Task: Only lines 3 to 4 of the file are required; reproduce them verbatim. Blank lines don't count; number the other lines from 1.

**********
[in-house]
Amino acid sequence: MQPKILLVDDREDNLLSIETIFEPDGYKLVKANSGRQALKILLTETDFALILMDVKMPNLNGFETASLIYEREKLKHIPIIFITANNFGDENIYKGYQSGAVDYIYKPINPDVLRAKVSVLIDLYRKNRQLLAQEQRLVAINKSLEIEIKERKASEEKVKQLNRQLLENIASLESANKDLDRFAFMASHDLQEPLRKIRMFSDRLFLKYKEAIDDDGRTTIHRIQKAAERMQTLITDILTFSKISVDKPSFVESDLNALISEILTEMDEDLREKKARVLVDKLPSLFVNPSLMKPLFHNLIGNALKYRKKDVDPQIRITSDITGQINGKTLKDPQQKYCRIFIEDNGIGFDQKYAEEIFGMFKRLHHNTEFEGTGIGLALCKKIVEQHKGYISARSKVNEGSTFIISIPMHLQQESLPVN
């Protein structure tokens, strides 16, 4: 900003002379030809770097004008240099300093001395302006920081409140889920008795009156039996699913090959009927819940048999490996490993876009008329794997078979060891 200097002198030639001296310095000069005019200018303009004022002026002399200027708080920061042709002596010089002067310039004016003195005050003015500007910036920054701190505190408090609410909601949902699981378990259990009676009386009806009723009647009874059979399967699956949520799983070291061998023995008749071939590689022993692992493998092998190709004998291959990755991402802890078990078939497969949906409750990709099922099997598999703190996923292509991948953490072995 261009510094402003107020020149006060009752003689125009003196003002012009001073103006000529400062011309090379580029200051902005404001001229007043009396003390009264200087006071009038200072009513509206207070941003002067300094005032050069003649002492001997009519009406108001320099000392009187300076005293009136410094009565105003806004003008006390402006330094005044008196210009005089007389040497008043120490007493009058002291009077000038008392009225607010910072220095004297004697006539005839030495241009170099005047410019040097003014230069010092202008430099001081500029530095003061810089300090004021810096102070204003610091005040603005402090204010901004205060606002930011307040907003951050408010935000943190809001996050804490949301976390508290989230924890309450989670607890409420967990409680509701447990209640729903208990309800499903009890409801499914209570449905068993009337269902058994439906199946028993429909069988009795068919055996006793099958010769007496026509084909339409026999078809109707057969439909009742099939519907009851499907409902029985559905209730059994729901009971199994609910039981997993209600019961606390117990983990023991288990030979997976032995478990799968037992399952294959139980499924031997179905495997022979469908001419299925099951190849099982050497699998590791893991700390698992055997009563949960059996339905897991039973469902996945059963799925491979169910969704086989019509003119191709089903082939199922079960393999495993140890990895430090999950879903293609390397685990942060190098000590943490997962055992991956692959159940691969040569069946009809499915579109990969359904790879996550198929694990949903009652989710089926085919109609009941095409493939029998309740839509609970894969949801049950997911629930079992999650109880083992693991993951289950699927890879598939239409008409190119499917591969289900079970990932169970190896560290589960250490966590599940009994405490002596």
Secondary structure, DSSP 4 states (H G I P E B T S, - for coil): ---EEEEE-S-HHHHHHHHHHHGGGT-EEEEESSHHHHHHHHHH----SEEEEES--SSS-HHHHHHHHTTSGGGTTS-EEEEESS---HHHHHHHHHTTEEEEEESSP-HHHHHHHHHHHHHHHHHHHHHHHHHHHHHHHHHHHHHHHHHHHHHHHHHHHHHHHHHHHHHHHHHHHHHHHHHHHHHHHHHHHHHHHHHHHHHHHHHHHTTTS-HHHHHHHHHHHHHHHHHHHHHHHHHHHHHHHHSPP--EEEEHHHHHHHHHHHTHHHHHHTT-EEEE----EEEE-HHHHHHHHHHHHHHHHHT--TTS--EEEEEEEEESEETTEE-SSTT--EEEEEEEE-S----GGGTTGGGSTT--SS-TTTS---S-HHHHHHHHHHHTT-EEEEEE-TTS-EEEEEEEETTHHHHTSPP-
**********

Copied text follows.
């Protein structure tokens, strides 16, 4: 900003002379030809770097004008240099300093001395302006920081409140889920008795009156039996699913090959009927819940048999490996490993876009008329794997078979060891 200097002198030639001296310095000069005019200018303009004022002026002399200027708080920061042709002596010089002067310039004016003195005050003015500007910036920054701190505190408090609410909601949902699981378990259990009676009386009806009723009647009874059979399967699956949520799983070291061998023995008749071939590689022993692992493998092998190709004998291959990755991402802890078990078939497969949906409750990709099922099997598999703190996923292509991948953490072995 261009510094402003107020020149006060009752003689125009003196003002012009001073103006000529400062011309090379580029200051902005404001001229007043009396003390009264200087006071009038200072009513509206207070941003002067300094005032050069003649002492001997009519009406108001320099000392009187300076005293009136410094009565105003806004003008006390402006330094005044008196210009005089007389040497008043120490007493009058002291009077000038008392009225607010910072220095004297004697006539005839030495241009170099005047410019040097003014230069010092202008430099001081500029530095003061810089300090004021810096102070204003610091005040603005402090204010901004205060606002930011307040907003951050408010935000943190809001996050804490949301976390508290989230924890309450989670607890409420967990409680509701447990209640729903208990309800499903009890409801499914209570449905068993009337269902058994439906199946028993429909069988009795068919055996006793099958010769007496026509084909339409026999078809109707057969439909009742099939519907009851499907409902029985559905209730059994729901009971199994609910039981997993209600019961606390117990983990023991288990030979997976032995478990799968037992399952294959139980499924031997179905495997022979469908001419299925099951190849099982050497699998590791893991700390698992055997009563949960059996339905897991039973469902996945059963799925491979169910969704086989019509003119191709089903082939199922079960393999495993140890990895430090999950879903293609390397685990942060190098000590943490997962055992991956692959159940691969040569069946009809499915579109990969359904790879996550198929694990949903009652989710089926085919109609009941095409493939029998309740839509609970894969949801049950997911629930079992999650109880083992693991993951289950699927890879598939239409008409190119499917591969289900079970990932169970190896560290589960250490966590599940009994405490002596």
Secondary structure, DSSP 4 states (H G I P E B T S, - for coil): ---EEEEE-S-HHHHHHHHHHHGGGT-EEEEESSHHHHHHHHHH----SEEEEES--SSS-HHHHHHHHTTSGGGTTS-EEEEESS---HHHHHHHHHTTEEEEEESSP-HHHHHHHHHHHHHHHHHHHHHHHHHHHHHHHHHHHHHHHHHHHHHHHHHHHHHHHHHHHHHHHHHHHHHHHHHHHHHHHHHHHHHHHHHHHHHHHHHHHTTTS-HHHHHHHHHHHHHHHHHHHHHHHHHHHHHHHHSPP--EEEEHHHHHHHHHHHTHHHHHHTT-EEEE----EEEE-HHHHHHHHHHHHHHHHHT--TTS--EEEEEEEEESEETTEE-SSTT--EEEEEEEE-S----GGGTTGGGSTT--SS-TTTS---S-HHHHHHHHHHHTT-EEEEEE-TTS-EEEEEEEETTHHHHTSPP-